However much more help is needed to meet the vastly unmet humanitarian needs. The reality is that the effectiveness of our response in Syria is under constant threat, owing to the complexity of the context and shifting political and social dynamics. Because of the way the movement works, we're able to operate across front lines, with both government forces and various armed opposition groups in Syria. The Red Cross movement has access, but not at all times because of constraints such as intensified fighting in urban and rural areas, the deteriorating security situation, and the growing number of administrative and bureaucratic obstacles.
I've talked about the importance of the Red Cross and Red Crescent volunteers, staff, and other humanitarian workers. It's critical that they have unimpeded and immediate access to those in need and that medical and humanitarian personnel, facilities, and transport are respected and protected.
Support for the neutral and impartial delivery of humanitarian aid on the ground is essential and the Canadian Red Cross would also like to acknowledge the Government of Canada for calling on all parties to the conflict to provide to provide full, safe, and unhindered access for humanitarian actors.
Let me now briefly turn to the situation in neighbouring countries, which also have been affected by this conflict. The International Red Cross and Red Crescent Movement has been providing much-needed support in Jordan, Lebanon, Iraq, and Turkey. The humanitarian crisis in Syria is increasing the fragility of these states. It is important that humanitarian operations continue to be funded but also that the local humanitarian institutions be reinforced by providing core investments. These institutions can help provide a minimum of stability through the delivery of neutral and impartial aid to those who are most in need.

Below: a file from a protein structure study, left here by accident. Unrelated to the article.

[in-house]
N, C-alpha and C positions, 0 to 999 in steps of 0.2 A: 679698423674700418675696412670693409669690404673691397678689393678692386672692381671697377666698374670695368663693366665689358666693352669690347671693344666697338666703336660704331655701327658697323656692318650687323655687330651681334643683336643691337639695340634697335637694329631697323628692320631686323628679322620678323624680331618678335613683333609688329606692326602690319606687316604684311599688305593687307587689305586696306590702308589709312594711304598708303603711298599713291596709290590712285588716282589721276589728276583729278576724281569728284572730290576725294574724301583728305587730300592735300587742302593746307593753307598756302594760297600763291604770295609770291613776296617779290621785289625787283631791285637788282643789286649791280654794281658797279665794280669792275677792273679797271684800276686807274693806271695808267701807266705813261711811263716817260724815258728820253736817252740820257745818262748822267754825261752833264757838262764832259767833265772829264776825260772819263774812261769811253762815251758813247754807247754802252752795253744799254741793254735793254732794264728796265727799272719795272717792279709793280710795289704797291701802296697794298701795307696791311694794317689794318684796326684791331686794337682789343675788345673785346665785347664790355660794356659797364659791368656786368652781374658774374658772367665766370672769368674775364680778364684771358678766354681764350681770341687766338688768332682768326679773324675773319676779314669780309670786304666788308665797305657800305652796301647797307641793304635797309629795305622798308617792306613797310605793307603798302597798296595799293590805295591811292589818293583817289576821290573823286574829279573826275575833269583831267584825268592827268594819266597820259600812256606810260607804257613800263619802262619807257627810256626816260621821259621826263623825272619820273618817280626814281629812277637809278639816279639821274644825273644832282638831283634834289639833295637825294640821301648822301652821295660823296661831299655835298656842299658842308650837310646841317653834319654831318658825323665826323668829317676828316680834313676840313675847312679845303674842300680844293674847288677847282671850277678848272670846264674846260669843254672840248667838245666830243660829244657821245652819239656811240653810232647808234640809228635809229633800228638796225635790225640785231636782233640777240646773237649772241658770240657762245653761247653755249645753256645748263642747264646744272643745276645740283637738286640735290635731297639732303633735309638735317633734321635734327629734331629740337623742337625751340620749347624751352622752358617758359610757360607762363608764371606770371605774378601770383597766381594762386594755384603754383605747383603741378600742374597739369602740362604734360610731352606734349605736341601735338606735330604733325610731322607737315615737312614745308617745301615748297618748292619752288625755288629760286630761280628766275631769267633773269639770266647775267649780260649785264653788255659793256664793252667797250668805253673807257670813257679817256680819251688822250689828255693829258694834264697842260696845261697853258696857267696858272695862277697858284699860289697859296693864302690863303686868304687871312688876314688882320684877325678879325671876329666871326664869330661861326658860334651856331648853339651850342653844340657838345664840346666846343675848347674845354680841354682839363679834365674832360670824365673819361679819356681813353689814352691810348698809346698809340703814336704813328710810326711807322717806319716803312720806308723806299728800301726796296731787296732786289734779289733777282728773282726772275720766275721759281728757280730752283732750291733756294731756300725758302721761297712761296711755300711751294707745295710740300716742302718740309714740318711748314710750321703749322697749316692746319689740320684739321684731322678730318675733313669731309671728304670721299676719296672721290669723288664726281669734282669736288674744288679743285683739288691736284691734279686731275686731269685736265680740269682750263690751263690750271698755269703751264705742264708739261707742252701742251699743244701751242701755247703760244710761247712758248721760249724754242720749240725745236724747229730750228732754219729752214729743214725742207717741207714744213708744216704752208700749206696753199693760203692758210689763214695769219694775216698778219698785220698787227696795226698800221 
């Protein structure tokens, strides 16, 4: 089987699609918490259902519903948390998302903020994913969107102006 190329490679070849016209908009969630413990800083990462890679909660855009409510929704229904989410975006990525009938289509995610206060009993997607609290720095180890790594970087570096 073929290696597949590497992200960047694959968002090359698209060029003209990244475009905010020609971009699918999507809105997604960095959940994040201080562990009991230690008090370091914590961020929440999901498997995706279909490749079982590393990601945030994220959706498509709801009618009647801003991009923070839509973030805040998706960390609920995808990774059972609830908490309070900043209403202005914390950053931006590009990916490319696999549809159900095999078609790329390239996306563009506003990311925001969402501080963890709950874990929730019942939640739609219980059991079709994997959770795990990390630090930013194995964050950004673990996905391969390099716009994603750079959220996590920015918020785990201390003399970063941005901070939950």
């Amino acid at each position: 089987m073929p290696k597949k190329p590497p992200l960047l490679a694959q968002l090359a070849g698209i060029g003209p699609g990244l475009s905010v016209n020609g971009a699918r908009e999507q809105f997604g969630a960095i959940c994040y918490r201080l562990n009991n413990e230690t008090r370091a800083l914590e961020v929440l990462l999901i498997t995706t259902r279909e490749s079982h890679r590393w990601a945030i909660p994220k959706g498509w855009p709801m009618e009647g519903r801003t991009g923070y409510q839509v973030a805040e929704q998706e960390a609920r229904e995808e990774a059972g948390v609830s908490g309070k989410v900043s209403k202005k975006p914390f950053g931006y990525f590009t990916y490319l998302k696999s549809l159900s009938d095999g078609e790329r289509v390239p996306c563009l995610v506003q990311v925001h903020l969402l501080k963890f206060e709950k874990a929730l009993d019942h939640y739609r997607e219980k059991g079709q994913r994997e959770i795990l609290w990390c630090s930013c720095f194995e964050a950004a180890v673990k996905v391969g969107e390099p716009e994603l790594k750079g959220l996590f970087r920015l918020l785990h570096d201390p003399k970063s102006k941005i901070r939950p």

This is basically the same point I'm making with the Syrian Arab Red Crescent. The Lebanese Red Cross is a strong institution in Lebanon as well. Again, it's important that we support their core capacity, not just the capacity in humanitarian conflict. I've talked about the 34 Syrian Arab Red Crescent volunteers and staff killed. They were killed while they were under the protection of the Red Crescent, which gives them protection under international humanitarian law. This is the difficult choice in terms of providing humanitarian aid, and they have to make the critical decision before going into or accessing a city where their staff or volunteers may be shot at or killed. Notwithstanding that, they continue to recruit hundreds of volunteers every day in Syria. This is an important institution at this present time in Syria but it will be an important institution after the conflict as well.
In order to expand and to continue our work, first we call for the protection of humanitarian workers, staff, and volunteers and access to humanitarian assistance for civilians of the conflict and the war. We ask you to continue to provide financial support to the Red Cross movement so we can continue this vital humanitarian effort. On this note, it's important to remain flexible as the situation remains extremely fluid. As we commit dollars to these efforts we need to be reminded all the time that the situation can change quite rapidly. Although the needs remain the same, the place where that need might be required could change.
I want to thank you again for this opportunity to speak to you.
I look forward to your questions.
My colleagues and I are ready to answer.
Thank you, Mr. Chair.
I'd like to thank you, Mr. Chair, and the distinguished members of the committee, for the invitation to speak to you today about the situation in Syria and in the region.
I am going to make my presentation in English, but I can answer questions in French.
I returned from Lebanon and Jordan on the weekend so the situation is very fresh in mind, and I'll speak to some of the key issues that I observed during my visit as well as some of the issues we've been monitoring over the last three years.